Key takeaway: Achieving interconnectivity is essential for the construction value chain. It should function as a single living organism. Breaking down the silos within the industry can only be achieved through the adoption of open standards that ensure free information flow.

EU legislation changes and the digitalisation imperative

During the discussions, it became evident that forthcoming EU legislation changes, including the revised CPR and ESPR, will be approved sooner rather than later. Waiting for these changes to become mandatory is no longer a viable strategy. The urgency to prepare and digitise data was a resounding message.

Furthermore, the connection between digitalisation and sustainability was highlighted. An interesting metaphor was used by Pedro Mêda during his presentation on the GrowingCircle project. He referred to construction products as having multiple “nth lives”, instead of “end-of-life”, emphasising the importance of reusing construction products and aligning with the sustainability objectives of the European Green Deal.

Key takeaway: EU legislation changes are imminent and digitalisation is an important enabler for improving sustainability.

Use case: the Power of QR codes, the GTIN, and GS1 Digital Link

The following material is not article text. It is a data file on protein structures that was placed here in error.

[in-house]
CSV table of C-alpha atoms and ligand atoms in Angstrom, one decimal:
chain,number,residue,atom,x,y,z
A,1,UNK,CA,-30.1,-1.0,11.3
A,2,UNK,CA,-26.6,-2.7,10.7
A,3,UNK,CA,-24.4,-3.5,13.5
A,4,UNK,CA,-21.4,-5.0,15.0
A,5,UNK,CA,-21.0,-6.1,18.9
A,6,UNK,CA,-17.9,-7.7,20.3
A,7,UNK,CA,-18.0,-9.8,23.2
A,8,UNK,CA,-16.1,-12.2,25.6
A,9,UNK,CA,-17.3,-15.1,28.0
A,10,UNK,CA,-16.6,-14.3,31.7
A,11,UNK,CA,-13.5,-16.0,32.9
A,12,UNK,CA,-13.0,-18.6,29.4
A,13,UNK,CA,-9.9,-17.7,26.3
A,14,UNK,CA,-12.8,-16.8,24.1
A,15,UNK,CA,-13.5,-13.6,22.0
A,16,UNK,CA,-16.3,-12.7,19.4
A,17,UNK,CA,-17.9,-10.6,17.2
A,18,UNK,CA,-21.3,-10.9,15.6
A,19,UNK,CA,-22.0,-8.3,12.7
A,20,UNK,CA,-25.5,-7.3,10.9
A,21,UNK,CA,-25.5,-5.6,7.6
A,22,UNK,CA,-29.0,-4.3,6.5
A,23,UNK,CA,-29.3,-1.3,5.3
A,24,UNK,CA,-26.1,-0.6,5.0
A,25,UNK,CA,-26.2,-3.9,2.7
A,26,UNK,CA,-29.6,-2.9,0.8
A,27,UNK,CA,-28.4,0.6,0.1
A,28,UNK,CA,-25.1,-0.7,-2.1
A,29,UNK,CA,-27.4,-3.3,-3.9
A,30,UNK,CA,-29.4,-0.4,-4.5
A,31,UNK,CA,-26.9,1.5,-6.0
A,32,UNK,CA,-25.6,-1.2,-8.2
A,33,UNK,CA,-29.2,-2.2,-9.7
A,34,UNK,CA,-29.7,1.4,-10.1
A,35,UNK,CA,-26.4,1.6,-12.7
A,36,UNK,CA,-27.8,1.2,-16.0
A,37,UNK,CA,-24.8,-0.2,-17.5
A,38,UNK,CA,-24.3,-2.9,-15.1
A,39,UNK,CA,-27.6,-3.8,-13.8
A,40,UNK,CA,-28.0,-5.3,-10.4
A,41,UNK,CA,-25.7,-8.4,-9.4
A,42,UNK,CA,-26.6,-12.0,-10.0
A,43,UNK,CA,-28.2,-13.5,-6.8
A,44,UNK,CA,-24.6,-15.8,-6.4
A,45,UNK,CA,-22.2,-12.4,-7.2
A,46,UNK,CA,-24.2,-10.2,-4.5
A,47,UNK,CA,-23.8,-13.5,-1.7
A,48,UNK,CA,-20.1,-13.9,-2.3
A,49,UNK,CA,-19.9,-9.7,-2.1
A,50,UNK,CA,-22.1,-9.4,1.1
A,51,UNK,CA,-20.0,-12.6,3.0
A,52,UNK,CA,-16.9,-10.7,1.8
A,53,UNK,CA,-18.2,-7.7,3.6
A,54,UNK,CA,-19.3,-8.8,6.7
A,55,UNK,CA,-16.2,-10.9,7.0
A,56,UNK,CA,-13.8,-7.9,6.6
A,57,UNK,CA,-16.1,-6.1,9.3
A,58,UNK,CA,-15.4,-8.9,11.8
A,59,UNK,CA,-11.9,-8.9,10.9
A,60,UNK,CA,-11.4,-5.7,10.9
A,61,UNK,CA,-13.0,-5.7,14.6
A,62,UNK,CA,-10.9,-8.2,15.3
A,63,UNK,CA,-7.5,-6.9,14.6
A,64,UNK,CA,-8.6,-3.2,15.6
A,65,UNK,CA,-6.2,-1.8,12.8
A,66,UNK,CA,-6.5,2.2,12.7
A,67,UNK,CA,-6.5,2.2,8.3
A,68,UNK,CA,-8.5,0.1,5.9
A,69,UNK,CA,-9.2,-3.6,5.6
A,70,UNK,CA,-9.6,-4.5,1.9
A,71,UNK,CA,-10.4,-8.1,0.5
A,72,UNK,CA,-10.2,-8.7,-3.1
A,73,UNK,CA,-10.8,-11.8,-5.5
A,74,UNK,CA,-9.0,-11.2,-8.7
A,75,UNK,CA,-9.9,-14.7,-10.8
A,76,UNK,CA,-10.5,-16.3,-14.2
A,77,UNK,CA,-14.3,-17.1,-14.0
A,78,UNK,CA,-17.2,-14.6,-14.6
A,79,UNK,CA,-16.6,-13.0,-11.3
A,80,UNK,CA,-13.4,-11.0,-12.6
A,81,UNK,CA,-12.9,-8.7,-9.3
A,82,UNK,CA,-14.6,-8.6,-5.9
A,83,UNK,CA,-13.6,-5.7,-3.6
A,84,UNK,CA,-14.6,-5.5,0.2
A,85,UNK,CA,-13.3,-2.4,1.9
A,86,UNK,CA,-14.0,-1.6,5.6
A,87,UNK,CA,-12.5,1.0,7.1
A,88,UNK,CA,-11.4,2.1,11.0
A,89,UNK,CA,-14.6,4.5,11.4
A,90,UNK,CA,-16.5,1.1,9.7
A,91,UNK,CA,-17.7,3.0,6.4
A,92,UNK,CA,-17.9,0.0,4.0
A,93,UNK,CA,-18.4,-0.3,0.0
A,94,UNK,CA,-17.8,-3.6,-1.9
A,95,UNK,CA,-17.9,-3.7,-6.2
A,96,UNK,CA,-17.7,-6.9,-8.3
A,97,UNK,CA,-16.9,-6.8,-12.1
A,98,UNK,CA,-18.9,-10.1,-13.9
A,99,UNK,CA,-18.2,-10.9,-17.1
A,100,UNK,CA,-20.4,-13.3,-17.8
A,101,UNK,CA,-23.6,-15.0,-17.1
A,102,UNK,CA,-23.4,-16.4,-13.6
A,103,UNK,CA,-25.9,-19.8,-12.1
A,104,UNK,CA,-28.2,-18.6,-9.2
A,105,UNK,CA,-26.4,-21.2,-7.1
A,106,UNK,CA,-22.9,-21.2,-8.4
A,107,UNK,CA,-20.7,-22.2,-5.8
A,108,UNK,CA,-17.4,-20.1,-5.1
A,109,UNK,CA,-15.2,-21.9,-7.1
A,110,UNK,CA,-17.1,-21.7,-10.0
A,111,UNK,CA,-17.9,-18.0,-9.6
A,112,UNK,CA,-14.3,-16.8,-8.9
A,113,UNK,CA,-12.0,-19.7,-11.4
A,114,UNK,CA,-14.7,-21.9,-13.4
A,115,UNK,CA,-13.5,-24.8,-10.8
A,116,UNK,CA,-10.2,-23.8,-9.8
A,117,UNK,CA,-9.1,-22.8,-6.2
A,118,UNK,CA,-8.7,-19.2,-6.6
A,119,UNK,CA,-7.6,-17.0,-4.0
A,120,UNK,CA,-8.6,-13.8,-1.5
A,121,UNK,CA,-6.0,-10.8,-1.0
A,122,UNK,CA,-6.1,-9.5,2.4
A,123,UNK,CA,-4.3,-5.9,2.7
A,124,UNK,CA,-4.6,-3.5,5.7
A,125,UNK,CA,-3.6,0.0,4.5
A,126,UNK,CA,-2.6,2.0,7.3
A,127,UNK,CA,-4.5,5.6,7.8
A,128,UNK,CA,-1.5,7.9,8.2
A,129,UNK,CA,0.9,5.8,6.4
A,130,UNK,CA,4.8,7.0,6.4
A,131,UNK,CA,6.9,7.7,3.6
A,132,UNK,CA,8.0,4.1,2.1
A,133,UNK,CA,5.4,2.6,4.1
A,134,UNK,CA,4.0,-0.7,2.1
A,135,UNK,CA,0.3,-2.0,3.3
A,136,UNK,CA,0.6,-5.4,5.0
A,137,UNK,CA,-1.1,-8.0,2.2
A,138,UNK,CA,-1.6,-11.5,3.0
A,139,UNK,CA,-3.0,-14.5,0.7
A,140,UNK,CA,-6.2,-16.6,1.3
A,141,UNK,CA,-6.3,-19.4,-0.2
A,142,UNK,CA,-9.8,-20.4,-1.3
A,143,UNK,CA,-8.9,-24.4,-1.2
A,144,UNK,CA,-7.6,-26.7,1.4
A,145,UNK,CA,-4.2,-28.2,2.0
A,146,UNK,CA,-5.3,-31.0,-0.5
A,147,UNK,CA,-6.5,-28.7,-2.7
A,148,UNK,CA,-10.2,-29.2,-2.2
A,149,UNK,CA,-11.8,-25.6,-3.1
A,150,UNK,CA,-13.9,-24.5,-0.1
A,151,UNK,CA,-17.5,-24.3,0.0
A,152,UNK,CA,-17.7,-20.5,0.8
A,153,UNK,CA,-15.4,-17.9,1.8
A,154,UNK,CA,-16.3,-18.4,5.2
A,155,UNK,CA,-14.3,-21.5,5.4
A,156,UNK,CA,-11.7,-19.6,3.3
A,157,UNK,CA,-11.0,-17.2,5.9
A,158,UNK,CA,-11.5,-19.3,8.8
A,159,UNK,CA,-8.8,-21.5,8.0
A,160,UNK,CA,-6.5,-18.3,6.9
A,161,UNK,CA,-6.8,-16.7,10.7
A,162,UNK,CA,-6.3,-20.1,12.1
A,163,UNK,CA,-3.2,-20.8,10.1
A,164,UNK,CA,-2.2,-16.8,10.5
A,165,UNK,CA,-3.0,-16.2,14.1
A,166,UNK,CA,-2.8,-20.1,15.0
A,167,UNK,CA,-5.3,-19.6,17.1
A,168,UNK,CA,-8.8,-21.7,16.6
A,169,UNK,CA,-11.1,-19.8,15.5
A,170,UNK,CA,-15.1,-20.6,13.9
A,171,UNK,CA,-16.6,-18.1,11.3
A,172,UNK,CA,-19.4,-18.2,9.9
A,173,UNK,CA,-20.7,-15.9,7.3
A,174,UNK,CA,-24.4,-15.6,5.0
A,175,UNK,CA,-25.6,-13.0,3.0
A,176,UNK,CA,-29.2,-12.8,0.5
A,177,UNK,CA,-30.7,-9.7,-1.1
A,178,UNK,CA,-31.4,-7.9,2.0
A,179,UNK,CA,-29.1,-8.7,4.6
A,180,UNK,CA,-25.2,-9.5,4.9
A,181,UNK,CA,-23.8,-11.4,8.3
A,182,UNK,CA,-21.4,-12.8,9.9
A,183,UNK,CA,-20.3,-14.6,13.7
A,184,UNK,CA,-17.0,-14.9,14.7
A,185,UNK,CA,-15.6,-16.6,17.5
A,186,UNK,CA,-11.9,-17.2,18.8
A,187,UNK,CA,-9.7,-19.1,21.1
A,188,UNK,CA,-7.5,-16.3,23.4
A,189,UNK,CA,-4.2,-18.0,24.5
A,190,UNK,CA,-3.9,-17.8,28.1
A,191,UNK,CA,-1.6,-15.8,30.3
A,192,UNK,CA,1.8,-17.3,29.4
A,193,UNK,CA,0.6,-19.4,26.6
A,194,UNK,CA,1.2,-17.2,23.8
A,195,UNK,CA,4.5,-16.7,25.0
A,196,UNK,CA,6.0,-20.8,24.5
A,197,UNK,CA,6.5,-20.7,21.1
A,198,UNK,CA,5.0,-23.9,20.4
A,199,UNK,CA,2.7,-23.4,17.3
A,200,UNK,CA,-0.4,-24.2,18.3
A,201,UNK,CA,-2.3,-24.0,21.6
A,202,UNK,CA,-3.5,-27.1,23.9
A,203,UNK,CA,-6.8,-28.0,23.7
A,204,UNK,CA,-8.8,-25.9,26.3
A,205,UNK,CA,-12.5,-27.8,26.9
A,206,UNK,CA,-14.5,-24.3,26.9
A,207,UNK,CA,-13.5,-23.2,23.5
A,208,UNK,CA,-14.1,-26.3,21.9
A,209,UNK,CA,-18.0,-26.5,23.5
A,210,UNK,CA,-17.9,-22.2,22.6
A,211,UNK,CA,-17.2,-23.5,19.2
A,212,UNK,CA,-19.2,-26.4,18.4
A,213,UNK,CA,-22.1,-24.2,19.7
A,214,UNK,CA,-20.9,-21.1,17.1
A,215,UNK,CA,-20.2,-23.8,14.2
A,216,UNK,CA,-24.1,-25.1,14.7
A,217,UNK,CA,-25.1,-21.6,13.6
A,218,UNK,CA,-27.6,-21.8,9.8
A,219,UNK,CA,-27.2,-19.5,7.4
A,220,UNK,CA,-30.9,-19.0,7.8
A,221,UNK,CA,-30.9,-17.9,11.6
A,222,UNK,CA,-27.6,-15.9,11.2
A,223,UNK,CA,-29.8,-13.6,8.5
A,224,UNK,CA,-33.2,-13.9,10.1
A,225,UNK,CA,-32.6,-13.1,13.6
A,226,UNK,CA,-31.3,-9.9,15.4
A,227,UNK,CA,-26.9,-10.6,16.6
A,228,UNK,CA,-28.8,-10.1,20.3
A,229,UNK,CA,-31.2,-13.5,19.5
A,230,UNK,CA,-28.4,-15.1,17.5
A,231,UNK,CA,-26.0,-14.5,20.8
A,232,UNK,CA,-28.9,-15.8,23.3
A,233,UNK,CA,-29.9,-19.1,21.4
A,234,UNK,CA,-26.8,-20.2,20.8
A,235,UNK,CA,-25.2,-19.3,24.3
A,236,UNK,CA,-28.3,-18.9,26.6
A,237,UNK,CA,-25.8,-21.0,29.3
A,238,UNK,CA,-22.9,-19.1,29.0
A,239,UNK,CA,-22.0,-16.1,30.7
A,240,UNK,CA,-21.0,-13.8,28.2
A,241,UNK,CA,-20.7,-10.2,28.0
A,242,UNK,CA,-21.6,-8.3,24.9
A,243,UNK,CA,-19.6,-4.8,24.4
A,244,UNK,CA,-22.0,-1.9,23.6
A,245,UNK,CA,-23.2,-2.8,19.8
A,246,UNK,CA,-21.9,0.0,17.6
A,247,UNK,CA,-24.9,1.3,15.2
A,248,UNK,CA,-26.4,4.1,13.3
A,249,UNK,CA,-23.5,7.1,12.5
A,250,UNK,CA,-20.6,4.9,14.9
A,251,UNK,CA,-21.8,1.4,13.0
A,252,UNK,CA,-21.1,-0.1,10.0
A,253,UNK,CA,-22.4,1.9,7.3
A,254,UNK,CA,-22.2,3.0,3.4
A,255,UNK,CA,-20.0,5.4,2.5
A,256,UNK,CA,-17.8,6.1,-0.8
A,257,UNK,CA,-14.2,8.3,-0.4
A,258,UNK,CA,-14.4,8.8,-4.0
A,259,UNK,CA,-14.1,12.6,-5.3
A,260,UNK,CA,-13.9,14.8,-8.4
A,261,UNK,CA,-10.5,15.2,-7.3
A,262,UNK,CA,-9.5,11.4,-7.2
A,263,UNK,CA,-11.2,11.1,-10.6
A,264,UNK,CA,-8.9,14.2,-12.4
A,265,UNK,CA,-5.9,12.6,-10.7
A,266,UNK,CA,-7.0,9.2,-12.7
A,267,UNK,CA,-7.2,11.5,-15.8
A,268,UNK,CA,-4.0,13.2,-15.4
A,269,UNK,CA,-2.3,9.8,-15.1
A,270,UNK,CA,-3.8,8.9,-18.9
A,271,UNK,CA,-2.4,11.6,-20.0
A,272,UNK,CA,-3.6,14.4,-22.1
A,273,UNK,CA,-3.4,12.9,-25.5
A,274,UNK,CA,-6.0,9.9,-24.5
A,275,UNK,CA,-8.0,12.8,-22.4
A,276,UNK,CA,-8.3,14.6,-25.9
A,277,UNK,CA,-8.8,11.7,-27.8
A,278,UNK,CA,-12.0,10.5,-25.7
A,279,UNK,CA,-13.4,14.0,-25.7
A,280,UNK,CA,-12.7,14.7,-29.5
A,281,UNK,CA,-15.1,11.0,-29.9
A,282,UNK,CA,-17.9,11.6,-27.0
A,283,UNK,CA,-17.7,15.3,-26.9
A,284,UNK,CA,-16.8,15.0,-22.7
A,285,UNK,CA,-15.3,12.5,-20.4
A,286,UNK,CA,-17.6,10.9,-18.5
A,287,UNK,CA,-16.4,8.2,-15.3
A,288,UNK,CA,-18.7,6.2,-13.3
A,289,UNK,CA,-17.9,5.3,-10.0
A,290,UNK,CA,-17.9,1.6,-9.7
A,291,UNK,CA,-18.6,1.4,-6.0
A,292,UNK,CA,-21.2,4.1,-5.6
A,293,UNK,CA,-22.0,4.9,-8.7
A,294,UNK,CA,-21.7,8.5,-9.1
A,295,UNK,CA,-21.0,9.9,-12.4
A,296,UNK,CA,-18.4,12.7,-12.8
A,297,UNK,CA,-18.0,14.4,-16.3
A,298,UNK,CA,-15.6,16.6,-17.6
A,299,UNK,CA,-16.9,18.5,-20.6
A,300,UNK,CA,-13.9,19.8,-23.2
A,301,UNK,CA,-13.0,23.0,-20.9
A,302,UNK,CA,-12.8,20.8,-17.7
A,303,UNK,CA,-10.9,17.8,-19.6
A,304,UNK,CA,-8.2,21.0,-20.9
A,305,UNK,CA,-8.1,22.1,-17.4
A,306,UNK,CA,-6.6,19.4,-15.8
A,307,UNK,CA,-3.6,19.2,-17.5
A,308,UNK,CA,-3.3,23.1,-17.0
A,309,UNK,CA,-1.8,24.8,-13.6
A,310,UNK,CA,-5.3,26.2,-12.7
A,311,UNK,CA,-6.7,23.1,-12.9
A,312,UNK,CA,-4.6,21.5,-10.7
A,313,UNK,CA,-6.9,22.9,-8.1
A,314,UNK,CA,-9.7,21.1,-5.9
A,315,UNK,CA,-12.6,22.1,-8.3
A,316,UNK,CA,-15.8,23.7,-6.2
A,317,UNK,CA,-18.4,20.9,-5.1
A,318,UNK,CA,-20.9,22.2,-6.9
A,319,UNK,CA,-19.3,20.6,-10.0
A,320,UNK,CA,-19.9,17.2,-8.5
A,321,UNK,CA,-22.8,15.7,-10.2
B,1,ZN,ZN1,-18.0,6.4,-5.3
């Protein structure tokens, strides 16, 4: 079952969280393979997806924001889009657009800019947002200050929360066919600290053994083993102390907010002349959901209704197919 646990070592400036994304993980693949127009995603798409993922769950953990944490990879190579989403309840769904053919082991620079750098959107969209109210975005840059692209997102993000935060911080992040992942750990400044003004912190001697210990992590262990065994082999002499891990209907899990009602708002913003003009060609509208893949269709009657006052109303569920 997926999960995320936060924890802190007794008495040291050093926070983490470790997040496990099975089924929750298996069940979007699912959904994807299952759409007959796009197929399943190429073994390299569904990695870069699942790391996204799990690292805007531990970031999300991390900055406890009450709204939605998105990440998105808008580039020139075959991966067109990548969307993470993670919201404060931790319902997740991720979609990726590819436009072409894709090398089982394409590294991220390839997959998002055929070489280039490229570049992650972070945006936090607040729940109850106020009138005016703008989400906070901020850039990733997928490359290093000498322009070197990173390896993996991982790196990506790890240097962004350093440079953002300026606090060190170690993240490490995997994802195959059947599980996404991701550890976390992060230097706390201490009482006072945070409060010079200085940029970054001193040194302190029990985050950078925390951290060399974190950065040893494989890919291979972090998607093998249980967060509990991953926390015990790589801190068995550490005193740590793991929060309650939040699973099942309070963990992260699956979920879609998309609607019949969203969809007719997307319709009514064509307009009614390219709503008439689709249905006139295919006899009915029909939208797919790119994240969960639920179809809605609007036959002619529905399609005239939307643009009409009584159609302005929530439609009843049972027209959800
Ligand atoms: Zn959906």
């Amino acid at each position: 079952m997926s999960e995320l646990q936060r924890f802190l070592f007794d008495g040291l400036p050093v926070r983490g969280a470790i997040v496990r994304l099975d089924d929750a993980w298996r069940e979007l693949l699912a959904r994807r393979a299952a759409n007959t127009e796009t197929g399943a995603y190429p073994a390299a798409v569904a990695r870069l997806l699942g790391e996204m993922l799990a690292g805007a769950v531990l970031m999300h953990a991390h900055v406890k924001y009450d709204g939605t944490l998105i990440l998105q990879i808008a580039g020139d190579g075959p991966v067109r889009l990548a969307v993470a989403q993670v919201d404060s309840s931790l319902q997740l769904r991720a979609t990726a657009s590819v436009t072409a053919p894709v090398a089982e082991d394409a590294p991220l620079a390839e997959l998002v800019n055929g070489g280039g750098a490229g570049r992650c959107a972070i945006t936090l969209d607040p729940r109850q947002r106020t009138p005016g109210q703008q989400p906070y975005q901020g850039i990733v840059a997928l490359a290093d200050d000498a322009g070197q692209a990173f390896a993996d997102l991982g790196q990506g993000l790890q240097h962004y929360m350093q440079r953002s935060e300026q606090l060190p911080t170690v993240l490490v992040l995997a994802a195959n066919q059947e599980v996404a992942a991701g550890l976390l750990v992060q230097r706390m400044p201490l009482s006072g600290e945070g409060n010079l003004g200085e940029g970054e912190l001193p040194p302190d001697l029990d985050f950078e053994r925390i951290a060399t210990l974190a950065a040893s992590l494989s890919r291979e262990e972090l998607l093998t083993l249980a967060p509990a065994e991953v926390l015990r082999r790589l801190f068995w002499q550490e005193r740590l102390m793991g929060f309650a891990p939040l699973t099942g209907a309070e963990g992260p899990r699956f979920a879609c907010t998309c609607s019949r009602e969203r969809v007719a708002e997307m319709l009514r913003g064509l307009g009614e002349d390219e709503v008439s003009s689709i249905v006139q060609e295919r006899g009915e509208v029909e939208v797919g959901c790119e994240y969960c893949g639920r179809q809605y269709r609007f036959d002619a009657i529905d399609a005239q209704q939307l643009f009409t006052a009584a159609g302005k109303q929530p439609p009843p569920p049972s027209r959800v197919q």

A compelling use case demonstrated the remarkable potential of QR codes, the GTIN identifier, and the GS1 Digital Link. By scanning a QR code on a construction object, various stakeholders can access pertinent information. The information revealed depends on the user’s access rights. For example, scanning with a smartphone redirects to the manufacturer’s product webpage providing basic information such as fitting instructions or certificates, while using a specific 3rd party application grants access to environmental data sourced from the Environmental Product Declaration, such as the product’s Global Warming Potential (GWP) or to the maintenance record of that specific product instance.

The key to making relevant information available to all stakeholders is the use of the GTIN. This unique product identifier developed according to a global identification standard (ISO 15459) enables users to simply scan a QR code and get quick access to a pool of valuable product information.

The presented use case demonstrated the practical application of the Digital Product Passport and the potential of adopting global identification standards that enable access to a comprehensive data repository through a simple scan of a QR code.